Since all of us will be challenged at one time or another about what we really believe, I will now examine a few other places in our lives and in our testimonies in which the question “Do we really believe?” may arise.

My wife, Shauna, has listened to the radio talk show host Dr. Laura for many years. Dr. Laura Schlessinger is a marriage and family therapist who fields phone calls to help people deal with problems in their relationships. Perhaps some of you have listened to her show or maybe your parents have or maybe some of you have called her for advice with regard to someone you are dating right now. I have listened to this show many times while driving long distances with my wife, but because Dr. Laura is so confrontational with the people who call in, it makes me uncomfortable. This discomfort is a good thing for me, however, because it helps me stay awake while driving long distances.

One of the common types of phone calls Dr. Laura receives is a husband or wife calling in to describe a behavior or a problem regarding his or her spouse that the caller would like to change or fix. Dr. Laura often asks if the caller knew that the spouse had the ­problem while they were dating, and the answer is usually yes. Dr. Laura then says that she can’t help because the person knew about the spouse’s flaw before they got ­married, and now the caller has to deal with it. Although not necessarily intentional, I believe one underlying message of her counsel in these types of situations is that people can’t change. I have always been bothered by this message that people can’t change because it seems so inconsistent with my understanding of the Atonement.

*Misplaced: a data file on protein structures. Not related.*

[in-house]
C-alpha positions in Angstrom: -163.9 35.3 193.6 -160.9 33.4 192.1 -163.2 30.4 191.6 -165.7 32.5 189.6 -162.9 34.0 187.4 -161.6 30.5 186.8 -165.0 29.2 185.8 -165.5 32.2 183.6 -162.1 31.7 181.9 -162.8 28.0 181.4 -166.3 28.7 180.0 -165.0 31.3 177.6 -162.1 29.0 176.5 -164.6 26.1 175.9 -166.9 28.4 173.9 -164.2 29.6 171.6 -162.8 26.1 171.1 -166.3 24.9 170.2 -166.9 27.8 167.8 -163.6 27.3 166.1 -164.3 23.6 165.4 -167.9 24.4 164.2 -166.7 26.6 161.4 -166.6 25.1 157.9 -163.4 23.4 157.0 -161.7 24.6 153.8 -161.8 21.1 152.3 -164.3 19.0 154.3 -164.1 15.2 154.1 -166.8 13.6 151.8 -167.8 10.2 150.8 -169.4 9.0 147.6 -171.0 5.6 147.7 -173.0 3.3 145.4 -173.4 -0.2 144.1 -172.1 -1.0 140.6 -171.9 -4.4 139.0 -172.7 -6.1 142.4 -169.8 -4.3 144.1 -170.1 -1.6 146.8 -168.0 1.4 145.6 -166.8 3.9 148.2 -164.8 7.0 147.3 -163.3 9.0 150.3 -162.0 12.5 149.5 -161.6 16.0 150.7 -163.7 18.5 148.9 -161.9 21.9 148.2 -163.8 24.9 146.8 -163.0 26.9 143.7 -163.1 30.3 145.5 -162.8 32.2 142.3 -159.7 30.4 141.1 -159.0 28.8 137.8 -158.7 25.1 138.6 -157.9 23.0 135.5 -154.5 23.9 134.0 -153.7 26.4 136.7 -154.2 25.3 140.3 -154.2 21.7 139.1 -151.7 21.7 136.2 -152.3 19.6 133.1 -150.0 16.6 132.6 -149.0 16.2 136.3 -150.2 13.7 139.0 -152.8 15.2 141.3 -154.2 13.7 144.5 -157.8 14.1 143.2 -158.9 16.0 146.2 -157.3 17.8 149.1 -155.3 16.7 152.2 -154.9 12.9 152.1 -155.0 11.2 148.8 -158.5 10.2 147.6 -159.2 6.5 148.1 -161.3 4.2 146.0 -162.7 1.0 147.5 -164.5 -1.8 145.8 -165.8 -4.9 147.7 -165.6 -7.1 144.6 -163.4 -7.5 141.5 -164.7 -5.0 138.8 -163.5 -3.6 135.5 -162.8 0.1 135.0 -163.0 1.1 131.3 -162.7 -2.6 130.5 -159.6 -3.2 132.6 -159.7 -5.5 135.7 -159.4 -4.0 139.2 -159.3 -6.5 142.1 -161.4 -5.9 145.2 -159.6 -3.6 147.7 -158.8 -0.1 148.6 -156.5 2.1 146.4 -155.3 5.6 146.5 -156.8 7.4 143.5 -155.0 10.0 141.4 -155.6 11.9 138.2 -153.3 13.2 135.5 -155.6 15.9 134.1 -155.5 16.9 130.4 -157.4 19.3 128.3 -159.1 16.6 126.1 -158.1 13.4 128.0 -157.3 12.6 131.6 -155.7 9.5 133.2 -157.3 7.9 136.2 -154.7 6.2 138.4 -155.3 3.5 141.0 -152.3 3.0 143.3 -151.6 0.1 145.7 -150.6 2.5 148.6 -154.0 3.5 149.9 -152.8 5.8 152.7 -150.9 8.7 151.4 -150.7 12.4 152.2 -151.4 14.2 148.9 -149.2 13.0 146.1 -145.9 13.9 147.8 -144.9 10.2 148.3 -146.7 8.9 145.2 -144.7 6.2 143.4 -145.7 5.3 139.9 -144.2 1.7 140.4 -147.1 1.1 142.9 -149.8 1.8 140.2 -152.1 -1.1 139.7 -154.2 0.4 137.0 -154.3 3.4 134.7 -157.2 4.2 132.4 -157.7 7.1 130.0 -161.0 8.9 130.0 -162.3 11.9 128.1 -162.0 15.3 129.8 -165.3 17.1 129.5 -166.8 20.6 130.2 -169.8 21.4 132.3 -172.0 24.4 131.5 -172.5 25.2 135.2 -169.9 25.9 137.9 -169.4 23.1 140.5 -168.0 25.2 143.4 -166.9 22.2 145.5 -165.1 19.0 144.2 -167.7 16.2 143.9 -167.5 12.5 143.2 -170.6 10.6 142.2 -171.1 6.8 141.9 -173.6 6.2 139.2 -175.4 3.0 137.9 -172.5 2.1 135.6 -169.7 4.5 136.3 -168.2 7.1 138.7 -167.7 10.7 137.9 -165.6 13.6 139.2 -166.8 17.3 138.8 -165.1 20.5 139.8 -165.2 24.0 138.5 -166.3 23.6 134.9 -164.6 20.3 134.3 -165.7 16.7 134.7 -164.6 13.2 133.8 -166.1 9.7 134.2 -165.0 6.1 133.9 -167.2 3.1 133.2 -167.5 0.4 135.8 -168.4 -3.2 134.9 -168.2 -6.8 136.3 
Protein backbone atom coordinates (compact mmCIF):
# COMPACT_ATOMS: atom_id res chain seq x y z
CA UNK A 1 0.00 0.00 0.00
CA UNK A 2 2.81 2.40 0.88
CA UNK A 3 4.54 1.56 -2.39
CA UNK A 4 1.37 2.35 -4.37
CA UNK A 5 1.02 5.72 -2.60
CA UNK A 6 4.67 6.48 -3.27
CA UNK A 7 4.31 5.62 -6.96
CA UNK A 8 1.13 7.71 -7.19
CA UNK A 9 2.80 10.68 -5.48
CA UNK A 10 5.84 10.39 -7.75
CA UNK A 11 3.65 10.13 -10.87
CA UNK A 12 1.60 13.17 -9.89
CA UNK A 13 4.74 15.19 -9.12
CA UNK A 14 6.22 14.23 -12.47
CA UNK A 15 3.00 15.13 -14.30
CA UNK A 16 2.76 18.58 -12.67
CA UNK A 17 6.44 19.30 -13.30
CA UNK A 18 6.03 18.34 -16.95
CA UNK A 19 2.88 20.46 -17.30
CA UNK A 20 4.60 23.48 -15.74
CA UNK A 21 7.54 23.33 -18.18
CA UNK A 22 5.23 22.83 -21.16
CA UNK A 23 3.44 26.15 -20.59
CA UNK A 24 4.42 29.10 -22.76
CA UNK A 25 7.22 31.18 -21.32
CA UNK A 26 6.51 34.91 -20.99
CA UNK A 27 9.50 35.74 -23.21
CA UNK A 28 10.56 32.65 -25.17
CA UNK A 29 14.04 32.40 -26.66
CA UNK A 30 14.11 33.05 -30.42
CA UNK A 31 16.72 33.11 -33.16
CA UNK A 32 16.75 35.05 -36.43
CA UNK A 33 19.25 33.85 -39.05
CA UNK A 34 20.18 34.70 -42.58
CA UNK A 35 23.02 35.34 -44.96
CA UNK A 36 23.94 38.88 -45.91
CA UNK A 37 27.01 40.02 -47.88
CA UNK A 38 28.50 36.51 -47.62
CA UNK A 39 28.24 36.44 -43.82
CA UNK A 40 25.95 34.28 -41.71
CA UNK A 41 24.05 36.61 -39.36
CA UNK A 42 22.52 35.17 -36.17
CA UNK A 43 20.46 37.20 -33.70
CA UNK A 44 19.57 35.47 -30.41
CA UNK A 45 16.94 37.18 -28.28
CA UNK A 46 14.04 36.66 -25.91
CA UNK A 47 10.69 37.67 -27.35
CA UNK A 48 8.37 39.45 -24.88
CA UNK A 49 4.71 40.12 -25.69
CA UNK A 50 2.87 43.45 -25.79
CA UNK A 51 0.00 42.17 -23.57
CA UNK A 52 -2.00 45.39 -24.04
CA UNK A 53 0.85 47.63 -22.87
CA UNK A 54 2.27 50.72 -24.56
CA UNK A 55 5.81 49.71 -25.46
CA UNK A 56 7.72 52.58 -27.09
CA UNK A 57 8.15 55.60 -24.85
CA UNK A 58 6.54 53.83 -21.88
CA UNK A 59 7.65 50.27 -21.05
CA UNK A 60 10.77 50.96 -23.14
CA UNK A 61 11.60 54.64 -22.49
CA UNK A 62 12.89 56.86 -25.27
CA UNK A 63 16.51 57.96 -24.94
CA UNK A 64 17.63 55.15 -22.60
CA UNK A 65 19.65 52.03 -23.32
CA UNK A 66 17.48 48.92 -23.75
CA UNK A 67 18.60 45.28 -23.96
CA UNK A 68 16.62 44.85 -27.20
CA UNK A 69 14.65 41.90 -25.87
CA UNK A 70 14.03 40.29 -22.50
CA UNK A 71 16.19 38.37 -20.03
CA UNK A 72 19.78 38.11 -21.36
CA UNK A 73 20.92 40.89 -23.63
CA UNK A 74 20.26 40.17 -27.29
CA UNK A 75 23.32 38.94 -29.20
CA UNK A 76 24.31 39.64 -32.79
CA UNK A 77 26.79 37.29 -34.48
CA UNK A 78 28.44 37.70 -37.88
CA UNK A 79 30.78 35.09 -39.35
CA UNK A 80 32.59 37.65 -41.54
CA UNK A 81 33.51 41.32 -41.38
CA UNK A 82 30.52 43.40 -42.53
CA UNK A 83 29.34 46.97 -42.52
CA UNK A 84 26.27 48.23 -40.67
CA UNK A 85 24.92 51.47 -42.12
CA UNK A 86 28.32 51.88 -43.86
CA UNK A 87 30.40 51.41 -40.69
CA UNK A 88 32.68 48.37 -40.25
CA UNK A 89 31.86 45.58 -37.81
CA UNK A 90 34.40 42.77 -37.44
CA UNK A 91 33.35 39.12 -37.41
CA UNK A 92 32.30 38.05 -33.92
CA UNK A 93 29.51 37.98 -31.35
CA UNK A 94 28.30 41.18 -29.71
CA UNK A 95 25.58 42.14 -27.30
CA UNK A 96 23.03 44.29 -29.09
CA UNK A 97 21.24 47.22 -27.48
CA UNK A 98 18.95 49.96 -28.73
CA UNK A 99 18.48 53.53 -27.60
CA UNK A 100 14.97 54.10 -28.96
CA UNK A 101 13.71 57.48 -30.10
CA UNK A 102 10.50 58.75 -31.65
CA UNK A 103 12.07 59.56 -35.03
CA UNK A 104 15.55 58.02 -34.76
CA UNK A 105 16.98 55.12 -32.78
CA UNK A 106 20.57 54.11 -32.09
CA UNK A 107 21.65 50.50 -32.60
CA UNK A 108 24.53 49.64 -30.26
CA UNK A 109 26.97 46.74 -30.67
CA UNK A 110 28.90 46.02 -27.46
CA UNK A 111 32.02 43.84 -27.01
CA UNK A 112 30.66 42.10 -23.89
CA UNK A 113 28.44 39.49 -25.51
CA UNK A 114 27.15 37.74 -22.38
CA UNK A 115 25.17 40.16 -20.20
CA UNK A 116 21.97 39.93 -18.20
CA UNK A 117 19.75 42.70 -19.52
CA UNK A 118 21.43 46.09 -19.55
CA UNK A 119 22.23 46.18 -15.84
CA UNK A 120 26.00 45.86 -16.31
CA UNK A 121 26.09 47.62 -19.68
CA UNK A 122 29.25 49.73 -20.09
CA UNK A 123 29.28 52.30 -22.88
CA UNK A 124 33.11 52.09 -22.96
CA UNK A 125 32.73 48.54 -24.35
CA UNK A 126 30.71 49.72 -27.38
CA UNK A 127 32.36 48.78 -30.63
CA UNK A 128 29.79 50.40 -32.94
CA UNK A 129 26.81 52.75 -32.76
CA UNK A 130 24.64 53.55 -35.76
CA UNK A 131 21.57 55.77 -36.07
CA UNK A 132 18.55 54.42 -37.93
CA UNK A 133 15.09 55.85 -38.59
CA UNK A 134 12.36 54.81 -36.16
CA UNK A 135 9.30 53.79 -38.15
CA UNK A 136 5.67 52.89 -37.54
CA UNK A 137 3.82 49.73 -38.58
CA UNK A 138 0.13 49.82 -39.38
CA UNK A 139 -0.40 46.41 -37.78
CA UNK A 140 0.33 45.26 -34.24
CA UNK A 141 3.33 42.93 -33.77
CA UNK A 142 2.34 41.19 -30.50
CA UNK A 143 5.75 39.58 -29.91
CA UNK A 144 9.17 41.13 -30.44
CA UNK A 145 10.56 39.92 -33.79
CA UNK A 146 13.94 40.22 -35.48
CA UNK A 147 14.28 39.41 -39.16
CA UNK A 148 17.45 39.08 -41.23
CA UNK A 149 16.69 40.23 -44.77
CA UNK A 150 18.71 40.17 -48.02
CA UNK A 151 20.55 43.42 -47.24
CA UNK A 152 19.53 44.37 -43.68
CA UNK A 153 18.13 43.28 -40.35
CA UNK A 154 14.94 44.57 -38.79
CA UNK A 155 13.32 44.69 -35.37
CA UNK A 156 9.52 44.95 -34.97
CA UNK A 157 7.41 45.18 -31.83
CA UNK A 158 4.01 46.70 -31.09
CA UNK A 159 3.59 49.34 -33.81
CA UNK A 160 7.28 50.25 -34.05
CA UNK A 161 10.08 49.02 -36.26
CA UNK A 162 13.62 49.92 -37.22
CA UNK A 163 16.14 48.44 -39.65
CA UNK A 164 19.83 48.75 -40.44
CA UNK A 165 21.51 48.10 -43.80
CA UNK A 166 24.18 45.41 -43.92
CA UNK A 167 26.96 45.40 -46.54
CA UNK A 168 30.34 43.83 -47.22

Do we really believe that people can change? I believe they can. Intellectually I have known this for years, but I didn’t gain a strong testimony of the principle until I served as a bishop. In this ecclesiastical role I had the opportunity to counsel with a man who was struggling with pornography and had been for many years. I also counseled with his wife about the emotions she was experiencing at this challenging time. Because he had hidden his addiction from her for so long, she didn’t know if he could ever overcome this struggle. She didn’t know if she could ever trust him again.

As we visited one evening, the following thought came clearly to my mind: “If you truly believe in the Atonement of Jesus Christ, you have to believe that people can change. If you don’t believe a person can change, then you don’t believe in the Atonement.” In that moment I was taught by the Holy Ghost for the benefit of this sister. Simultaneously, my testimony of the Atonement’s power to change people also increased.

Do We Really Believe in the Words of the Prophets?